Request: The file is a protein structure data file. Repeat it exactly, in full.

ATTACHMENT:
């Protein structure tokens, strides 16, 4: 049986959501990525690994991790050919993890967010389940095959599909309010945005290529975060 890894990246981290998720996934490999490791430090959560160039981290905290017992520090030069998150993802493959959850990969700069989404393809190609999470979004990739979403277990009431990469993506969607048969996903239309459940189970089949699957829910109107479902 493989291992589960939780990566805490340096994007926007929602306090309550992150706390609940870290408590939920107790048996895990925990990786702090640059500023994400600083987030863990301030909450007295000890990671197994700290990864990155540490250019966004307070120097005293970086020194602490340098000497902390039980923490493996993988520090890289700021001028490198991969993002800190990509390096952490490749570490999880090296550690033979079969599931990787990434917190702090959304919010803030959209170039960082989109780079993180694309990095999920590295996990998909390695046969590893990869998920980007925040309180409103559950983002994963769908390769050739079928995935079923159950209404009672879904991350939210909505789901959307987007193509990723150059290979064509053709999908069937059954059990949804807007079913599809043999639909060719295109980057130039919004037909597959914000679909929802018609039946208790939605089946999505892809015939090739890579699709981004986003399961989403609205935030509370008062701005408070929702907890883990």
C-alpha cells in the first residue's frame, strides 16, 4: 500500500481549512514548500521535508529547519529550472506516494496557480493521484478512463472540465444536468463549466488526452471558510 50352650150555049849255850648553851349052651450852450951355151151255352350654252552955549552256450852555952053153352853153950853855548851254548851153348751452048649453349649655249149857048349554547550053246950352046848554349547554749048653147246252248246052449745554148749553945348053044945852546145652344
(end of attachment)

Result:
């Protein structure tokens, strides 16, 4: 049986959501990525690994991790050919993890967010389940095959599909309010945005290529975060 890894990246981290998720996934490999490791430090959560160039981290905290017992520090030069998150993802493959959850990969700069989404393809190609999470979004990739979403277990009431990469993506969607048969996903239309459940189970089949699957829910109107479902 493989291992589960939780990566805490340096994007926007929602306090309550992150706390609940870290408590939920107790048996895990925990990786702090640059500023994400600083987030863990301030909450007295000890990671197994700290990864990155540490250019966004307070120097005293970086020194602490340098000497902390039980923490493996993988520090890289700021001028490198991969993002800190990509390096952490490749570490999880090296550690033979079969599931990787990434917190702090959304919010803030959209170039960082989109780079993180694309990095999920590295996990998909390695046969590893990869998920980007925040309180409103559950983002994963769908390769050739079928995935079923159950209404009672879904991350939210909505789901959307987007193509990723150059290979064509053709999908069937059954059990949804807007079913599809043999639909060719295109980057130039919004037909597959914000679909929802018609039946208790939605089946999505892809015939090739890579699709981004986003399961989403609205935030509370008062701005408070929702907890883990």
C-alpha cells in the first residue's frame, strides 16, 4: 500500500481549512514548500521535508529547519529550472506516494496557480493521484478512463472540465444536468463549466488526452471558510 50352650150555049849255850648553851349052651450852450951355151151255352350654252552955549552256450852555952053153352853153950853855548851254548851153348751452048649453349649655249149857048349554547550053246950352046848554349547554749048653147246252248246052449745554148749553945348053044945852546145652344